The fifties, in more ways than one

"You are woman, I am man...."
"You are woman, I am man...."

Ever since blogging yesterday about how Fab Over Fifty women crave variety and experimentation, I’ve been thinking about the reasons why. I’m absolutely convinced that the fifties and sixties set the stage for how we’d be living in our fifties and sixties.

Let me explain: I was born nine months after my dad returned from overseas in 1946. He was away three years during WWII and my mom couldn’t wait for him to get back so she could stop working and have a baby. I think my dad could easily have waited, but my mother was determined to start a family, buy a home and get the whole life process moving. Dad’s job was to be provider. That’s what dads did in the fifties. So what if he didn’t have a minute to relax after coming home.

Mom never worked again. She sent us to school in the morning, waited for us to return at 3:30 pm, made us TV dinners (you didn’t really make them, you removed the foil lid and popped them in the GE toaster oven) and then filled her nights with Mah-Jong, beauty parlor appointments and TV. That’s what lots and lots of moms did in the fifties.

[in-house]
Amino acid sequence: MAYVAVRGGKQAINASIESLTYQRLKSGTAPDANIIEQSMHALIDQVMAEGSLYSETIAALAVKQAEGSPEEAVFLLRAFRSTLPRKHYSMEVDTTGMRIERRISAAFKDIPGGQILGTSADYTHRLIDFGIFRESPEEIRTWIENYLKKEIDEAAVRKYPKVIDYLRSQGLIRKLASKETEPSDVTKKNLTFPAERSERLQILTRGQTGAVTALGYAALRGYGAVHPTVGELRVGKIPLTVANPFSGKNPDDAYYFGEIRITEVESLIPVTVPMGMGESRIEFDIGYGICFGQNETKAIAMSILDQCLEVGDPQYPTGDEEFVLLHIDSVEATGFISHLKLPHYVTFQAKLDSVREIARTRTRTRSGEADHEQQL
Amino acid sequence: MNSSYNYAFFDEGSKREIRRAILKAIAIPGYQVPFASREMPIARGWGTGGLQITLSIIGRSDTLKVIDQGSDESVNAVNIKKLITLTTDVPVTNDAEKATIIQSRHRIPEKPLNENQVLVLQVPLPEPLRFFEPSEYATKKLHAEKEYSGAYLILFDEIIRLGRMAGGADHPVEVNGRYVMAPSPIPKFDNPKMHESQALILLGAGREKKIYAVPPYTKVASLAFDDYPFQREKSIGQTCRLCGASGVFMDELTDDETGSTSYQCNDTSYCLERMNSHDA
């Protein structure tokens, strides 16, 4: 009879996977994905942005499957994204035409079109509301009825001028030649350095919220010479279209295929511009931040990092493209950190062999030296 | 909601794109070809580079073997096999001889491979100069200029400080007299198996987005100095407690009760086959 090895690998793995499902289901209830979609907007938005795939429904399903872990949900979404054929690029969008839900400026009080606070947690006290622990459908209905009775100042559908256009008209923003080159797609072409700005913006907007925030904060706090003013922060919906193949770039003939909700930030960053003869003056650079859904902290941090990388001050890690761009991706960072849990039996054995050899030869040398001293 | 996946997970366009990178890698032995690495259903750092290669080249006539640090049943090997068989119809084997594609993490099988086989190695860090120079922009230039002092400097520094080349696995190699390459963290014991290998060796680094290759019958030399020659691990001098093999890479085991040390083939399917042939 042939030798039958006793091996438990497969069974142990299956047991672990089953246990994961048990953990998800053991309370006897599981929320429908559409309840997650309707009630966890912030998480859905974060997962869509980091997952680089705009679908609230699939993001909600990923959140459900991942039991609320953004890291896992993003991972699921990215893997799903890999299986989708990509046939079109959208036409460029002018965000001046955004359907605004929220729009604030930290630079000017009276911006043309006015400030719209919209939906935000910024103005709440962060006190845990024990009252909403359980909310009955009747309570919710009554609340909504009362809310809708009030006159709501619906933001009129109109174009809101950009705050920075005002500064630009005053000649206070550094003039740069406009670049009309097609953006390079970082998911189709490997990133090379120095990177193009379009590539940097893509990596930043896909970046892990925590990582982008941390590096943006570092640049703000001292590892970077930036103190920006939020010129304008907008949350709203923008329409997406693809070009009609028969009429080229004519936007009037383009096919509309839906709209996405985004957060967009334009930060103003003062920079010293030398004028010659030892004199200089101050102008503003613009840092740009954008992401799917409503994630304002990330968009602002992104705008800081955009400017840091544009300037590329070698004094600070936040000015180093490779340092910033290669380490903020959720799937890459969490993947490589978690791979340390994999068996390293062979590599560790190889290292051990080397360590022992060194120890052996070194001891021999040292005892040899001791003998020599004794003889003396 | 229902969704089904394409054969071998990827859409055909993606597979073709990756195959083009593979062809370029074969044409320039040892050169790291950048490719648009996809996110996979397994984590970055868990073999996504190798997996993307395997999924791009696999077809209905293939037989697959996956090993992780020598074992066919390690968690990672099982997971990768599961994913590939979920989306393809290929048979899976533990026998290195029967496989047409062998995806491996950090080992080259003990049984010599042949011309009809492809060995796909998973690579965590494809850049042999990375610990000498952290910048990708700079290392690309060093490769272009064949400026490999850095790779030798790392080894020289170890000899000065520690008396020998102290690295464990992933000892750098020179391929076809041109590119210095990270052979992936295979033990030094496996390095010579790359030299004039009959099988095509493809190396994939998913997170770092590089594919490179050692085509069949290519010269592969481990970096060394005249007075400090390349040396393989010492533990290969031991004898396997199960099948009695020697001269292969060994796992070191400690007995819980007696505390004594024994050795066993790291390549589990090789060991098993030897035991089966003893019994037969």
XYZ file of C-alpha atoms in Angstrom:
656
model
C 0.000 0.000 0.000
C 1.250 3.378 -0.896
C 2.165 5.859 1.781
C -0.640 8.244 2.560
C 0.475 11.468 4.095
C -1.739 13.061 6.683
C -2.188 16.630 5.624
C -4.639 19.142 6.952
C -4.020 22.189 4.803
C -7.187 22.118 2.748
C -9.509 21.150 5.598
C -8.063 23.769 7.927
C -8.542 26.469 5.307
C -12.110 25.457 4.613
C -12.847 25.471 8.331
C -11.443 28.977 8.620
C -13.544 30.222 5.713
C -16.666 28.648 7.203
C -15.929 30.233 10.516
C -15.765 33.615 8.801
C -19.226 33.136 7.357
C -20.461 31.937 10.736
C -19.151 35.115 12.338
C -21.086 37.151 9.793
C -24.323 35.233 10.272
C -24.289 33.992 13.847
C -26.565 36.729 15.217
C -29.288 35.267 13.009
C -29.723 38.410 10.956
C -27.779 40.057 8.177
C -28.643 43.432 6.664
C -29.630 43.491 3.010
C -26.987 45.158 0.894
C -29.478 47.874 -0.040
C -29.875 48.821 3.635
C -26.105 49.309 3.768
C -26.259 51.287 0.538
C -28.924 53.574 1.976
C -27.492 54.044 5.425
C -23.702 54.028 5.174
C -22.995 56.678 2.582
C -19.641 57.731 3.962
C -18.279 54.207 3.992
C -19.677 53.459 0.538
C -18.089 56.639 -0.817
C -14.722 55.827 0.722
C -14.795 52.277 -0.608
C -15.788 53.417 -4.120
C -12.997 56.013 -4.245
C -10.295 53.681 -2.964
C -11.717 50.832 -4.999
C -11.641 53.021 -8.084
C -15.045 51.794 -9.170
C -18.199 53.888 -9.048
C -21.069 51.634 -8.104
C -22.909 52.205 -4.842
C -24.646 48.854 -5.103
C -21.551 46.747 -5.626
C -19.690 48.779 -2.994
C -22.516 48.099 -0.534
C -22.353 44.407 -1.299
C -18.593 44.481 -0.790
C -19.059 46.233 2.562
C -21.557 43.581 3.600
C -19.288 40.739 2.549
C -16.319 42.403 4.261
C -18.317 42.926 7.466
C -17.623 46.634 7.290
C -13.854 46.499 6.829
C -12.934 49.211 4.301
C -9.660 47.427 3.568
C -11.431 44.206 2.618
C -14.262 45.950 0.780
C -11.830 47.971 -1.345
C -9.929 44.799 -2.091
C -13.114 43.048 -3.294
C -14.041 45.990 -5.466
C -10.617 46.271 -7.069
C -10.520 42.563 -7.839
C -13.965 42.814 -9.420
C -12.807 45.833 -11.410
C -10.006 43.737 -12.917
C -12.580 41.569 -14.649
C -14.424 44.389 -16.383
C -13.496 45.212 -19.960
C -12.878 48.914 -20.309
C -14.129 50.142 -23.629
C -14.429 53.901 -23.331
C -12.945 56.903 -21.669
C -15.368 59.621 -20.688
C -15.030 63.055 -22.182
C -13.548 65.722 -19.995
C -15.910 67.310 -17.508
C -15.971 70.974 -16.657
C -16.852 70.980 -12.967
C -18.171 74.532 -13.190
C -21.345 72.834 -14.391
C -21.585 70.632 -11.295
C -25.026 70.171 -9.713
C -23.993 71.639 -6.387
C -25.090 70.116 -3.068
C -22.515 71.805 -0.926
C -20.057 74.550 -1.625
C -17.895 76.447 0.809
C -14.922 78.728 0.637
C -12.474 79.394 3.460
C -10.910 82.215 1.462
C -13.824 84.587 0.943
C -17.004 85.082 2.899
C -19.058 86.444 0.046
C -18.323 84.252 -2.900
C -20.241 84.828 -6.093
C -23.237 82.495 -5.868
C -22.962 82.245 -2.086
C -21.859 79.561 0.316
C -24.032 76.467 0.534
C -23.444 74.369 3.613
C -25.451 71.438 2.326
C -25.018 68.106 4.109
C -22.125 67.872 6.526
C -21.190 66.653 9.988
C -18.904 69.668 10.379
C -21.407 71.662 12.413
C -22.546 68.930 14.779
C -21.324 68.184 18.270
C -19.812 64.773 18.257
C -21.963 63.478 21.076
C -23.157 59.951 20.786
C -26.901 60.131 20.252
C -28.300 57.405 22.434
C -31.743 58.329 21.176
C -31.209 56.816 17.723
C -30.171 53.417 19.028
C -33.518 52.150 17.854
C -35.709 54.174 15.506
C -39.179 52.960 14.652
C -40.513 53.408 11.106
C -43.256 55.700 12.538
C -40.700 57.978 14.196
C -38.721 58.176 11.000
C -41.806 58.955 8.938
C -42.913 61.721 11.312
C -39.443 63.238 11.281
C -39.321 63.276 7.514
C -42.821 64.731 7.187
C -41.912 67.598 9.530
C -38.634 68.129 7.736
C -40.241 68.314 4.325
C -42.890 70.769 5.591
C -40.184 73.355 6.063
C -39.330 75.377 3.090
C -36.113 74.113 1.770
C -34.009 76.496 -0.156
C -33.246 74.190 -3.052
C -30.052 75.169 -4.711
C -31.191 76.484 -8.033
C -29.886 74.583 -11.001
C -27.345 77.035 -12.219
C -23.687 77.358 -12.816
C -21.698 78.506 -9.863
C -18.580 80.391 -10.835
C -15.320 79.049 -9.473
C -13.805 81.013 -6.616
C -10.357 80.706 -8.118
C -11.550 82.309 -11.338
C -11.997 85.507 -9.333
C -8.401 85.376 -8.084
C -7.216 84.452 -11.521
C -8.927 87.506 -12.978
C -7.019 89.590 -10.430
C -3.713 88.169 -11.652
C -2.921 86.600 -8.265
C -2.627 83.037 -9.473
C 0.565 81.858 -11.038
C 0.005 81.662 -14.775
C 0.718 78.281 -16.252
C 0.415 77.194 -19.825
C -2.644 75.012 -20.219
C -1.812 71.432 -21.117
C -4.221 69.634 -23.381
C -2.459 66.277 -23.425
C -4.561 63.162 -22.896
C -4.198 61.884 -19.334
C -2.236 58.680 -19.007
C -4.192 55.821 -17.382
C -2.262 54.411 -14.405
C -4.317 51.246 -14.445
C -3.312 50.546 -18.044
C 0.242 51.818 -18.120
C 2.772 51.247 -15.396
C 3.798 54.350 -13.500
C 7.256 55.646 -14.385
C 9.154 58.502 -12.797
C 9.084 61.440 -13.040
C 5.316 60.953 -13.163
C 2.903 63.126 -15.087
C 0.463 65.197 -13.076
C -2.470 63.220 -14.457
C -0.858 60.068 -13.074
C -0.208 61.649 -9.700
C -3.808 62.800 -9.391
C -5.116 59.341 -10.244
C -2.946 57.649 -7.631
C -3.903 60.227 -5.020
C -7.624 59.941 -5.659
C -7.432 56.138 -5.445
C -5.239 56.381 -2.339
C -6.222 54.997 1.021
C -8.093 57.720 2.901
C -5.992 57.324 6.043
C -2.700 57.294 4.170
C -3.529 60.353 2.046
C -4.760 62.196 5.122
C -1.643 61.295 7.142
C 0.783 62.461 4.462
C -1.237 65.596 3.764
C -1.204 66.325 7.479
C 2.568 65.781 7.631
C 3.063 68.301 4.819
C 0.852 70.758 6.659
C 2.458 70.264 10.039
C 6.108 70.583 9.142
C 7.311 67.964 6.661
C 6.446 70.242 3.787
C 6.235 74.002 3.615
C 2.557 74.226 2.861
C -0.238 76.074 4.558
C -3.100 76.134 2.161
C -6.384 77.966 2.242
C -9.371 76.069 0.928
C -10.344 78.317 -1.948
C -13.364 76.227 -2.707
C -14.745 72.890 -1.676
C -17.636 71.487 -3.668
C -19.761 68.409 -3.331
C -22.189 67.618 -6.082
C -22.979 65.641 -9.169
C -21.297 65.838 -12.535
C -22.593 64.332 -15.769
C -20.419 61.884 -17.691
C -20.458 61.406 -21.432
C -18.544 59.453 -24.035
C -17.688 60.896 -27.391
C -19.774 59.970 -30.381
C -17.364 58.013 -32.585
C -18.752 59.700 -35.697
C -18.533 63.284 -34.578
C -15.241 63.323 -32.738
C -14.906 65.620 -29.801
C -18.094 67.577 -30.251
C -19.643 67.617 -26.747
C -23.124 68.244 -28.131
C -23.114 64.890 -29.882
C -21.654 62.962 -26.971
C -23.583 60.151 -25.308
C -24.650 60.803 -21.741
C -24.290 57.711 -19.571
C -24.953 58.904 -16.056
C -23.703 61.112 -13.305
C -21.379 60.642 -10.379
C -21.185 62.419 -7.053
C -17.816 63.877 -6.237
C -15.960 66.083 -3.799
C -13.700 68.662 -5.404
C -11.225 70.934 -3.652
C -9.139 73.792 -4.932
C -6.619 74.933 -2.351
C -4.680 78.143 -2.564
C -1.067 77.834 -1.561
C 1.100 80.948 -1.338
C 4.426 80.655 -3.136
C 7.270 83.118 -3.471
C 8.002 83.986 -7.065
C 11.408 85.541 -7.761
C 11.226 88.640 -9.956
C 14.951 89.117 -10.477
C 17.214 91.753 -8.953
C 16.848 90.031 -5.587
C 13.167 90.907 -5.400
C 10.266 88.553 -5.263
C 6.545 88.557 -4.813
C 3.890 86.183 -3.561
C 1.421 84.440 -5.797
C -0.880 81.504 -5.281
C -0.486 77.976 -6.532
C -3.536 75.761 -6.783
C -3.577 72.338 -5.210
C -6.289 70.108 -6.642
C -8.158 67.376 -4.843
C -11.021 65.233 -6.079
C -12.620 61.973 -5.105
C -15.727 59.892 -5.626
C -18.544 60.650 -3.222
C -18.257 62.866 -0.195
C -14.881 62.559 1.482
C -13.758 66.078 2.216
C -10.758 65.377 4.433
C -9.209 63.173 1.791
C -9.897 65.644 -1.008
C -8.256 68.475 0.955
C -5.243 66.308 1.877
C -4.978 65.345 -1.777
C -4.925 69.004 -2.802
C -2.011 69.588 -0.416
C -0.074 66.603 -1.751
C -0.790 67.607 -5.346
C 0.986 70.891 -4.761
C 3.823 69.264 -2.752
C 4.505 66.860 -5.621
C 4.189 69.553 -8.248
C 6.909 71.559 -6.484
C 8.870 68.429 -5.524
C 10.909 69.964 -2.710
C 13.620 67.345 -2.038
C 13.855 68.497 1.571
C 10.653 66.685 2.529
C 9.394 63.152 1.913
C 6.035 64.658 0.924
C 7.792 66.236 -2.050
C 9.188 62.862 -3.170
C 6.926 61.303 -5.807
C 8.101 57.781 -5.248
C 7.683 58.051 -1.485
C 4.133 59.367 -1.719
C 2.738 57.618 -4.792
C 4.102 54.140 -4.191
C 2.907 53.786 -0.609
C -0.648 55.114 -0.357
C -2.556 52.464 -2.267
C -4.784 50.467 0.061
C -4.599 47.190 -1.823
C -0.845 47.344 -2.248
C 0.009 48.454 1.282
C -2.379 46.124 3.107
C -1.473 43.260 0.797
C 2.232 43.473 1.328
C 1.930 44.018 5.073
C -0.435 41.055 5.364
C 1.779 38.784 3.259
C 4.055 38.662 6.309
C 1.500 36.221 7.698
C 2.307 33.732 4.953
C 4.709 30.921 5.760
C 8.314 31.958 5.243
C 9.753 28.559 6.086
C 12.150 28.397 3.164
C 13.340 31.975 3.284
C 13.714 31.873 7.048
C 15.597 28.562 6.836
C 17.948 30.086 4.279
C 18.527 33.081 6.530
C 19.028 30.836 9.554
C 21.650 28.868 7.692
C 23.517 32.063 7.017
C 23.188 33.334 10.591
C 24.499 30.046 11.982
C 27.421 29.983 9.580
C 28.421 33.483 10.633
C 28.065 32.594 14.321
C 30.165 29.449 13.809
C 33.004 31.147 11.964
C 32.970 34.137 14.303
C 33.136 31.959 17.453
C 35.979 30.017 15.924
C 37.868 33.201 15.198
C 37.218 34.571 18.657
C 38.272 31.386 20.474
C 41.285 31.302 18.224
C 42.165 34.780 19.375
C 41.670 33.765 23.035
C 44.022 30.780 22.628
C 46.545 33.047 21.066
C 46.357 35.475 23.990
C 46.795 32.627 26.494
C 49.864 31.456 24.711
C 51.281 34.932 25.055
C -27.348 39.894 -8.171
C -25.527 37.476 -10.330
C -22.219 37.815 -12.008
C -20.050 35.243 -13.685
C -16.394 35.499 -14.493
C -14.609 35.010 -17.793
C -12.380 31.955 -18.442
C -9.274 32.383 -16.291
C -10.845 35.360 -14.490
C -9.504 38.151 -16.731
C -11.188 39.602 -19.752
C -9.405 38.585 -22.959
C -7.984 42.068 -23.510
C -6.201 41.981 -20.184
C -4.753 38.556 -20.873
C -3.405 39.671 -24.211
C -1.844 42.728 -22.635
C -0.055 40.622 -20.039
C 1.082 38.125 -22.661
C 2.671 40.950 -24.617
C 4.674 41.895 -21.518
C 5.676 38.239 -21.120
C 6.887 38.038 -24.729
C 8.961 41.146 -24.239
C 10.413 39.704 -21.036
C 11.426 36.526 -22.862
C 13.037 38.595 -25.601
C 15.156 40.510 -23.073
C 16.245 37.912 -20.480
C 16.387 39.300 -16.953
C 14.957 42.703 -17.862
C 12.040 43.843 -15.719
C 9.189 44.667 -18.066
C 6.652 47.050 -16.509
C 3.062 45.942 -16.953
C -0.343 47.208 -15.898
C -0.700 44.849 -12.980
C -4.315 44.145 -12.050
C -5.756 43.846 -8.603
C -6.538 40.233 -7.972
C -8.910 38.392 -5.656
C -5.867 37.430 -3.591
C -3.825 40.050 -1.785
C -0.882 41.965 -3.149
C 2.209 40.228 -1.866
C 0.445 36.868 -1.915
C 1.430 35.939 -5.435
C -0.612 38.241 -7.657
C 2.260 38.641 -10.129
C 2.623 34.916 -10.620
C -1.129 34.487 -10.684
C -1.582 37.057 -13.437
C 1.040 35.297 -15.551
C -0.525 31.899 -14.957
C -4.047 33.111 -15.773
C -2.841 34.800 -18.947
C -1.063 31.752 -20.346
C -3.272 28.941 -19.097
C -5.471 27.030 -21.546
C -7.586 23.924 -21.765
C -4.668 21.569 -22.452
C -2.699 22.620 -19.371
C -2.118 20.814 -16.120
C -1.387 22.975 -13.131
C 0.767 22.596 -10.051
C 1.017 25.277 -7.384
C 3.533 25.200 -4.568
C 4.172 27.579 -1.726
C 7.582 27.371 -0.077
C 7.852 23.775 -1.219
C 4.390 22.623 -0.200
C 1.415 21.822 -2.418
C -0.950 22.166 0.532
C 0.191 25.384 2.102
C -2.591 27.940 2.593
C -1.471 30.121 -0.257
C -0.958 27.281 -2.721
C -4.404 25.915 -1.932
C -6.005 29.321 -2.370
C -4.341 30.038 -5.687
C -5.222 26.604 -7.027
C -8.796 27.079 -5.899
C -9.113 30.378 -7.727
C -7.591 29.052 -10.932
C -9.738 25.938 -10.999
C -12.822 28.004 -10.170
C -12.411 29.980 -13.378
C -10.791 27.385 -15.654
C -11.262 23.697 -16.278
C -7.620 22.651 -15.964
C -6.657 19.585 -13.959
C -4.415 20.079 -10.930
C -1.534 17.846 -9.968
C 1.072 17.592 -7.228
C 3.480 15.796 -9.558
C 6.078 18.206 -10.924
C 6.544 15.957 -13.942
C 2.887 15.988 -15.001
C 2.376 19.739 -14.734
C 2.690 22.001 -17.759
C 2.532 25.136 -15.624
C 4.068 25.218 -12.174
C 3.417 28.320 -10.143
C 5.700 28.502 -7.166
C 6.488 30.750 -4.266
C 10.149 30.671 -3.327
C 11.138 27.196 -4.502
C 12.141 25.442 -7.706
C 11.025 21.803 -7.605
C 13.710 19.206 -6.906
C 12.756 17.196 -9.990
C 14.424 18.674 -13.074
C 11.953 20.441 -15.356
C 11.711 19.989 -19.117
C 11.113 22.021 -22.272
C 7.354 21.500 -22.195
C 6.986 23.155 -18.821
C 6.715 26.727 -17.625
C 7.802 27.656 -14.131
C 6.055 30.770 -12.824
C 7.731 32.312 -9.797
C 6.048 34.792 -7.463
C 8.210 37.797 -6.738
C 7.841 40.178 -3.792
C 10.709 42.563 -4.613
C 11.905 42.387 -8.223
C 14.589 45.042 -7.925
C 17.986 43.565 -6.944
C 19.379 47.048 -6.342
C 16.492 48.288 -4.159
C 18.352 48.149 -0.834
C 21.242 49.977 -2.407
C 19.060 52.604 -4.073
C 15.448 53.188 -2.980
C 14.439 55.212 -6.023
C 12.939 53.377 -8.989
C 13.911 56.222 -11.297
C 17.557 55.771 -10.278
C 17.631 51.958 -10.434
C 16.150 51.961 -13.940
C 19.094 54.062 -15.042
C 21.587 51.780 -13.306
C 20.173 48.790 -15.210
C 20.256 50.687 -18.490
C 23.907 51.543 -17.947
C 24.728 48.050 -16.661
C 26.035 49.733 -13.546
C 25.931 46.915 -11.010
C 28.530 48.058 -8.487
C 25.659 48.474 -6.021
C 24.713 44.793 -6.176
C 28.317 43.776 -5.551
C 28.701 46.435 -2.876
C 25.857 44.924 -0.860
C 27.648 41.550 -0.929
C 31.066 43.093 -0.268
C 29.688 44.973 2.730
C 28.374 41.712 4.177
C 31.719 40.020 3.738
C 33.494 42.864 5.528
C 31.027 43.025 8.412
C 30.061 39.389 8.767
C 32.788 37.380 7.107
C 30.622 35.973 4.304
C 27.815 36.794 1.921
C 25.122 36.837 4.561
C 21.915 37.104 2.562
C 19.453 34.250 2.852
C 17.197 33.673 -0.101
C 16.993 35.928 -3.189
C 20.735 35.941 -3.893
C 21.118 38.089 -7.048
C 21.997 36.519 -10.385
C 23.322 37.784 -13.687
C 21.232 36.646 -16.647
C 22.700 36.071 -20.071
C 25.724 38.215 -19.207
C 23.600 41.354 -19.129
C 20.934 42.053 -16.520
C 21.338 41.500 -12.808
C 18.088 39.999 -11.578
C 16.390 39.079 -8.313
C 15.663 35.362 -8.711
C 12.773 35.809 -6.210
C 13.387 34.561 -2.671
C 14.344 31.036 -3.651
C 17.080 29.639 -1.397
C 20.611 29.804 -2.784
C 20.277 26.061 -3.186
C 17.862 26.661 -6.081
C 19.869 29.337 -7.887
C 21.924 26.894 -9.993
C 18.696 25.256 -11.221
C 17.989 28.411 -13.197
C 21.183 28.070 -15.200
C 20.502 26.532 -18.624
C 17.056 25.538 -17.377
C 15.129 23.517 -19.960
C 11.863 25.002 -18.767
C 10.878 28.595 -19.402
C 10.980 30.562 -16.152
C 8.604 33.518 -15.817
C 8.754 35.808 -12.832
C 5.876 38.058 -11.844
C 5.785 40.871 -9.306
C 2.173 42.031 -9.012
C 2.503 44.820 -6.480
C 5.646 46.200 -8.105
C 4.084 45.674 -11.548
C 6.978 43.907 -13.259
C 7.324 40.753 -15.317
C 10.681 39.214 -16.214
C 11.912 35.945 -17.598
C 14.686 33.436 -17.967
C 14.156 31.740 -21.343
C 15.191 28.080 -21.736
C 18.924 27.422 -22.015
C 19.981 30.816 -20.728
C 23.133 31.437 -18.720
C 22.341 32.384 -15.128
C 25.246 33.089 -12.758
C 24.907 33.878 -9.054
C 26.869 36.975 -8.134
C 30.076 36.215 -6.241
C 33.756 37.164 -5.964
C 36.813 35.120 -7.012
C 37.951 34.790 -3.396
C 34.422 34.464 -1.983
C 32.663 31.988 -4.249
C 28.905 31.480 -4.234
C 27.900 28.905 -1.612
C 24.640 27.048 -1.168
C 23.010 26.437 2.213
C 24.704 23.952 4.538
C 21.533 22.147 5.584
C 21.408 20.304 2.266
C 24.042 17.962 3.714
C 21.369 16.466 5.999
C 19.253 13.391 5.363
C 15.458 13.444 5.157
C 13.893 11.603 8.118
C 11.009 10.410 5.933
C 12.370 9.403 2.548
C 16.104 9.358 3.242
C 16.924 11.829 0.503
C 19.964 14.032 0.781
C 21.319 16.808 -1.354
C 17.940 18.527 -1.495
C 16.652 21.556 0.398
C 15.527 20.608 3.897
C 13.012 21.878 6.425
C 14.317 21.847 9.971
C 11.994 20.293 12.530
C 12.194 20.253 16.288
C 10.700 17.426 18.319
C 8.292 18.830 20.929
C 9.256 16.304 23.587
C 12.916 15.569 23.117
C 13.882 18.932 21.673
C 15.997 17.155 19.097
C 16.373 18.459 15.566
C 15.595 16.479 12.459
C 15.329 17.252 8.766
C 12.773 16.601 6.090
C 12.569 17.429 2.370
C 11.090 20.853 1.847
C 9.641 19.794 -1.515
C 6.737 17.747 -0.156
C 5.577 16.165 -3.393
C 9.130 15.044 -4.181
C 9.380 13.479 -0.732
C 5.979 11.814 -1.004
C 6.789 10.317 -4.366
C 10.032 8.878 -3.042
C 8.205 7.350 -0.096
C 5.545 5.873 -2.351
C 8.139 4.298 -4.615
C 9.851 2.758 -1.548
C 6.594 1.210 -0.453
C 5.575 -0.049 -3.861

Dad worked 12 hour days as a dentist but he found time to push me to succeed in school, (helping me with homework well past midnight), to be social (he encouraged me go to dances even though I hated them and couldn’t dance), to appreciate music (classical music and opera played all the time), to exercise (I had tennis lessons when I was seven, even though I was chunky and a complete klutz).

Please don’t get me wrong.  Mom was talented (an artist), well read (she usually had a book in her hands), a good cook (when she wasn’t involved with TV dinners), and more.  She just wanted to be a wife and mother. That’s the way it was.

And just look at her now
And just look at her now (from a Dove campaign)

I remember fantasizing when I was a teenager about becoming a wife and mother too. By the end of the sixties, we all had learned that the world was a bigger place than we had seen. Our parents were too set in their ways to explore, to experiment, to change. We were poised to shake it up.  I started to see I could have a husband and children, a great job, good friends, and be able to cook, travel, knit and write all at the same time. It hasn’t always gone as smoothly as I would have liked, but I’m proud to be a member of a generation of  Fab Over Fifty women that wants it all and refuses to stop trying.

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